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'Da 5 Bloods' Review: A Vital Message Lost in a Deeply Flawed Film

This article contains major spoilers for Da 5 Bloods.

When Spike Lee's newest movie was announced last year, I had high hopes. Knowing that it was filmed here in Saigon with some portions in Thailand, I looked forward to seeing contemporary Vietnam depicted in a major Hollywood movie — and not just as a stand-in for a fictional place as in Kong: Skull Island.

I'll admit that I haven't seen a lot of Lee's filmography, but Inside Man and 25th Hour are masterpieces, as is his 2006 Hurricane Katrina documentary series When the Levees Broke. 2018's BlacKkKlansman was flawed but hugely entertaining, and especially in this time period when there are so few movies being released, a new "joint" from an iconic director was an exciting prospect. This is arguably the biggest movie to be released so far this year, given how many major projects have been delayed.

Starring Delroy Lindo, Clarke Peters, Isiah Whitlock Jr. and Norm Lewis, the lengthy movie tells the tale of four African-American war veterans who return to Vietnam to find the remains of their fallen squad leader, played by Chadwick Boseman (of The Avengers franchise), and recover a trunk of gold they left buried in the jungle while deployed in the early 1970s.

From left to right: Whitlock Jr., Lewis, Peters, Lindo and Jonathan Majors. Photo by David Lee/Netflix.

I'll start with the good: the chemistry between the leads is evident from the opening scene; Lindo gives a particularly strong performance as a Trump-supporting vet struggling with PTSD that will likely put him in the conversation for an Oscar nomination; and Boseman is electrifying in his brief appearances during war-era flashback scenes.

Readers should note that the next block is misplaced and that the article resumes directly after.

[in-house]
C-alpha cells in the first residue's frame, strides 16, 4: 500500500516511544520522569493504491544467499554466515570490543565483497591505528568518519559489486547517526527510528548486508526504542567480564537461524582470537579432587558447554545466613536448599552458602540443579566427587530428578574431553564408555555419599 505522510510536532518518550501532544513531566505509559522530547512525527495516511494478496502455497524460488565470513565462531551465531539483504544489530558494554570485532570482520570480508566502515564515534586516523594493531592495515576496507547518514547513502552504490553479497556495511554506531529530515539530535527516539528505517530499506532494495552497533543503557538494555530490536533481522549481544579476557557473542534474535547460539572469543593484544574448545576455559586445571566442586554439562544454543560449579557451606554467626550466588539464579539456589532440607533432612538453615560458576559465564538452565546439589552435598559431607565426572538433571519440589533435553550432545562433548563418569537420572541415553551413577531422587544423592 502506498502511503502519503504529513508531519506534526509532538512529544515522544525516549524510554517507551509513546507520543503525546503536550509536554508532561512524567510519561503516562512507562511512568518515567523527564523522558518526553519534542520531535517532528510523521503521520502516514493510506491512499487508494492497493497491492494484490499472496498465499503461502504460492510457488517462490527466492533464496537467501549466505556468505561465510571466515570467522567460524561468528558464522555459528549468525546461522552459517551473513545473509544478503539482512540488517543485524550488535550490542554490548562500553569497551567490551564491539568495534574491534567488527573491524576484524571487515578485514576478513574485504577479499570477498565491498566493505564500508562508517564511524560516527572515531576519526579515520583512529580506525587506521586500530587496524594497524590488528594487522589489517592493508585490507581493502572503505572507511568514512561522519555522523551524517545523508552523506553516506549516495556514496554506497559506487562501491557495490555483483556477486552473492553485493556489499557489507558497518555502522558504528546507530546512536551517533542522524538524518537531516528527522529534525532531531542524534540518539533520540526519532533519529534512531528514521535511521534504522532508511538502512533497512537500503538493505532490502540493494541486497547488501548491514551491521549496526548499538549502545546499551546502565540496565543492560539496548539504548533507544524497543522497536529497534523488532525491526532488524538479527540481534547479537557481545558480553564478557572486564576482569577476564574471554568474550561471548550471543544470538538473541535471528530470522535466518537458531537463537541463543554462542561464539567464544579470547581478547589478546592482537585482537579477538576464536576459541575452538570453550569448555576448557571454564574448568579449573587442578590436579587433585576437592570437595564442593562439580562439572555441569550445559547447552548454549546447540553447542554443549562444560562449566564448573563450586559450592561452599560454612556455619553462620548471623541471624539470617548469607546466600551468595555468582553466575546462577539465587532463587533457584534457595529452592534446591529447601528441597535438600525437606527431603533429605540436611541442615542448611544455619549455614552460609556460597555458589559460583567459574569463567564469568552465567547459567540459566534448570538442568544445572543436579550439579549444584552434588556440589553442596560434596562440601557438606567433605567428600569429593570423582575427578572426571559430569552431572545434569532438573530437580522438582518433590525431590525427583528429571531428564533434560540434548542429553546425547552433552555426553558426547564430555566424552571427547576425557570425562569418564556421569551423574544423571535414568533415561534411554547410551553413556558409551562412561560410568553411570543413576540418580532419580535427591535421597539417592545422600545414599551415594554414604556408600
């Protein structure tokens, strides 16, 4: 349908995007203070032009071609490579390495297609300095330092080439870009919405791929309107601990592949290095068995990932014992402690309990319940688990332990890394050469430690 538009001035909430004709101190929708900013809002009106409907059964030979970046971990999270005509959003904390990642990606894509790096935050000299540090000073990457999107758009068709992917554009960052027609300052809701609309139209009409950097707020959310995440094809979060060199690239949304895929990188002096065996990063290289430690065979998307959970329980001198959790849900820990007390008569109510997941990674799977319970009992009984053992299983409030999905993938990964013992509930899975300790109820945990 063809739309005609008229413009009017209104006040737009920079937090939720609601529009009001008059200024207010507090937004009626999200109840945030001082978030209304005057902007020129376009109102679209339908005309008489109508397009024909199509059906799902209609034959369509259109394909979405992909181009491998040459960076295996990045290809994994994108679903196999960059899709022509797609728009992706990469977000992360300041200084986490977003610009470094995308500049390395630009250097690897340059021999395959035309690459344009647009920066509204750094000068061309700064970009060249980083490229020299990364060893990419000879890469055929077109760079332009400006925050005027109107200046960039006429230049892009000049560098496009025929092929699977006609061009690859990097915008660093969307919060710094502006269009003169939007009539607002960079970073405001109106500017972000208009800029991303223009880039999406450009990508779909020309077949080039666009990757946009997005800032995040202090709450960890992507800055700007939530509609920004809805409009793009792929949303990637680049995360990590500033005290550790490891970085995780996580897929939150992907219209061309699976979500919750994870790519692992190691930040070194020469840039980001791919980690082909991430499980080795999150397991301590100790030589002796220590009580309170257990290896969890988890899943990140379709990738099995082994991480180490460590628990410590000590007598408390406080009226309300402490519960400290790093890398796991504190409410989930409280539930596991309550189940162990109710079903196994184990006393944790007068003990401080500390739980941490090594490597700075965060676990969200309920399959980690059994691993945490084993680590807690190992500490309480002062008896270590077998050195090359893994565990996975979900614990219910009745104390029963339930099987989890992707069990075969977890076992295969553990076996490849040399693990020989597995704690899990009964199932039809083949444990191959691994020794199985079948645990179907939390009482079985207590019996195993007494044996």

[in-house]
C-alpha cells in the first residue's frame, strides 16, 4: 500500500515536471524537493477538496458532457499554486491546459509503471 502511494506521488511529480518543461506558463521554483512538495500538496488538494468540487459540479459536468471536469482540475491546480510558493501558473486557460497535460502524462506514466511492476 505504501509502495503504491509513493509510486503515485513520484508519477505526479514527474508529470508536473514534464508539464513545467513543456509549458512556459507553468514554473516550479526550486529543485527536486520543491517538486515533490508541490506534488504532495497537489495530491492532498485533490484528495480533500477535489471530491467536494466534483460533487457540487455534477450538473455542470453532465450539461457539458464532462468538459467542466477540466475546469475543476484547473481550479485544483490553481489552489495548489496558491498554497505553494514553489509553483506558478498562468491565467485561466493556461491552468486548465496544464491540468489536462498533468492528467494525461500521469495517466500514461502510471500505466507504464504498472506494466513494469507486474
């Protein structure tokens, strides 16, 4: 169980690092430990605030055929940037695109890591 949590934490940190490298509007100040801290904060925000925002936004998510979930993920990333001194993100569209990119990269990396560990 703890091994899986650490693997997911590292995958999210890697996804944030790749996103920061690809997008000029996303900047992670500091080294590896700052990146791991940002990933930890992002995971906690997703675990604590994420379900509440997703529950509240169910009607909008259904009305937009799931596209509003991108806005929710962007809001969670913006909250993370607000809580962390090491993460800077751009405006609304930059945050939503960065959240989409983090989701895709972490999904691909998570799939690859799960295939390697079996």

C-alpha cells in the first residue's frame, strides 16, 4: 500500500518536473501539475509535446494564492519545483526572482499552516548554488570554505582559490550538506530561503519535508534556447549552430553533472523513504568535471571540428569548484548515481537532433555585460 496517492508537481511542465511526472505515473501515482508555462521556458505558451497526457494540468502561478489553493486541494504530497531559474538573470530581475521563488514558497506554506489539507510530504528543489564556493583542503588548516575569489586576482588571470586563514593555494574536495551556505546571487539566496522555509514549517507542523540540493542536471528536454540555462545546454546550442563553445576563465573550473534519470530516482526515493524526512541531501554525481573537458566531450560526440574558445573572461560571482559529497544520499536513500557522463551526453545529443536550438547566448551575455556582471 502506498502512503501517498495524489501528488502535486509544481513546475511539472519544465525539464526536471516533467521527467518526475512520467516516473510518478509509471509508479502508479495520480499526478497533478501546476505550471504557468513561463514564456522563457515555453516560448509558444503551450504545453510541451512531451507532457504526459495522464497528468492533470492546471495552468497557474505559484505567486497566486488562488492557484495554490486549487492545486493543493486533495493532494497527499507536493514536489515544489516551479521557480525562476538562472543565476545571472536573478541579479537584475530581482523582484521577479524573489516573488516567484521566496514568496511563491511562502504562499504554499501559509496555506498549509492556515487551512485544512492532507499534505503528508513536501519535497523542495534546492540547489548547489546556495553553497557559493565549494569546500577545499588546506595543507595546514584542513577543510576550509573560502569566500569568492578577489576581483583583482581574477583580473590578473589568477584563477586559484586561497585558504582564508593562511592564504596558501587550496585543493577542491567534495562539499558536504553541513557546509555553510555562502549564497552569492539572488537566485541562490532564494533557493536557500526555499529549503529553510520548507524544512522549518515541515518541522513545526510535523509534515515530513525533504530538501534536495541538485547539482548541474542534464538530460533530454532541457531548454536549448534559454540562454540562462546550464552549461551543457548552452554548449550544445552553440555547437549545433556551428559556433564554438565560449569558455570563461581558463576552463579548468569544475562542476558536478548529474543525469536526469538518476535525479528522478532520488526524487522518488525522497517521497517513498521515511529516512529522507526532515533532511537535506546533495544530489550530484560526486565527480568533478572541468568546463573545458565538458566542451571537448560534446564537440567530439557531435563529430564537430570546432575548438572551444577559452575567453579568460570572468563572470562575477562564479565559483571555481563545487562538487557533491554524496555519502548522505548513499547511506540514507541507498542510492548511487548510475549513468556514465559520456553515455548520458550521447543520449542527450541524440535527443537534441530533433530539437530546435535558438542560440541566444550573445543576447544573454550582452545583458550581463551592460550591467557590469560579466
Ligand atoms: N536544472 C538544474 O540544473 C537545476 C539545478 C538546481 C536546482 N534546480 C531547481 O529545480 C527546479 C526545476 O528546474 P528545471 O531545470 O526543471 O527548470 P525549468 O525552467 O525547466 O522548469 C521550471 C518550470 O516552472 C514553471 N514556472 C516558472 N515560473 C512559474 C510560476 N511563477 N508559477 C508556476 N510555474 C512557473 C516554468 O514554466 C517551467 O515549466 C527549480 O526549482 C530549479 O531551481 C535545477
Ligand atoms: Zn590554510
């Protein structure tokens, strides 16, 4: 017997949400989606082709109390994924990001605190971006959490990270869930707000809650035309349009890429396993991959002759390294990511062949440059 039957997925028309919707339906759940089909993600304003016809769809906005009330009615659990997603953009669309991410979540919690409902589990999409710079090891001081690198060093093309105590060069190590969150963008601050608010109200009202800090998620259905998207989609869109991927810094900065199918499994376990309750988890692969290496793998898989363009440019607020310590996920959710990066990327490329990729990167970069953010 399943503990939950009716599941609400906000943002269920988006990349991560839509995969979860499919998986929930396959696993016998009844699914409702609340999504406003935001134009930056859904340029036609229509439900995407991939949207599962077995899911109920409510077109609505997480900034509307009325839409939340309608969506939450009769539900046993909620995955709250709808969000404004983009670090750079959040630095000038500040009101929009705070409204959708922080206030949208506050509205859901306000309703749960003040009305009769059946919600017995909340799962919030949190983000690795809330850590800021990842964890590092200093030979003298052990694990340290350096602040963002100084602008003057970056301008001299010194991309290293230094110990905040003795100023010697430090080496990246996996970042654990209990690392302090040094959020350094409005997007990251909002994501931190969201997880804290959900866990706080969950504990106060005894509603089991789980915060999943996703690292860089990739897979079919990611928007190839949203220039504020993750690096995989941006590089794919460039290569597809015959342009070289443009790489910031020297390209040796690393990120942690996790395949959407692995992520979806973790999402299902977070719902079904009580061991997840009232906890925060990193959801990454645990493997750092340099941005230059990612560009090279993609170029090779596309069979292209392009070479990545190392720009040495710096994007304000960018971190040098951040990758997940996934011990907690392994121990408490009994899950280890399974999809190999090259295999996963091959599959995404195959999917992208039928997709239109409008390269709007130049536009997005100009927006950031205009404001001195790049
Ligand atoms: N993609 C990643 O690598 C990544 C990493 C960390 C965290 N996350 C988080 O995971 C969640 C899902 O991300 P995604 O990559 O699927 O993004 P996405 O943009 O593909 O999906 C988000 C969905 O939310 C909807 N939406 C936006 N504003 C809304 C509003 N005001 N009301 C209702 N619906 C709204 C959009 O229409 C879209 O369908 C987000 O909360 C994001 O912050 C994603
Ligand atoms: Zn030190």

Lee's aim of portraying the role of Black soldiers in the war, the injustice of them fighting for freedoms in Southeast Asia that they couldn't even enjoy in America, and its impact on them, is extremely important. The history laced through the movie, including clips of Muhammad Ali, Martin Luther King Jr. and Angela Davis, along with references to 1619, Crispus Attucks, police brutality, reparations and Black Lives Matter, could not be more timely given the current global conversation on race, history and inequality.

The first few minutes, sadly, ruin any potential depiction of racial equality or nuanced character portrayal.

An early scene set inside Apocalypse Now features a young beggar with one leg calling the lead characters "G.I.," while the group eyes two elderly Vietnamese men referred to as "VC." When they exit the nightclub, the same beggar throws firecrackers on the ground at them and again taunts them with shouts of "G.I!" "G.I.!"

This would simply never happen; besides the fact that fireworks are illegal here (pedantic, I know), I can't envision a Vietnamese person of any age calling older Americans "G.I."

A similarly baffling encounter occurs later on when the group, joined by Jonathan Majors, one of the stars of 2019's superb The Last Black Man in San Francisco (he's great here too), as Lindo's son; and Johnny Tri Nguyen as their local fixer, sails through a floating market. (The six men depart Saigon on a boat going upriver before ending up in scenes filmed in Thailand — the film never establishes any named locations other than Saigon.)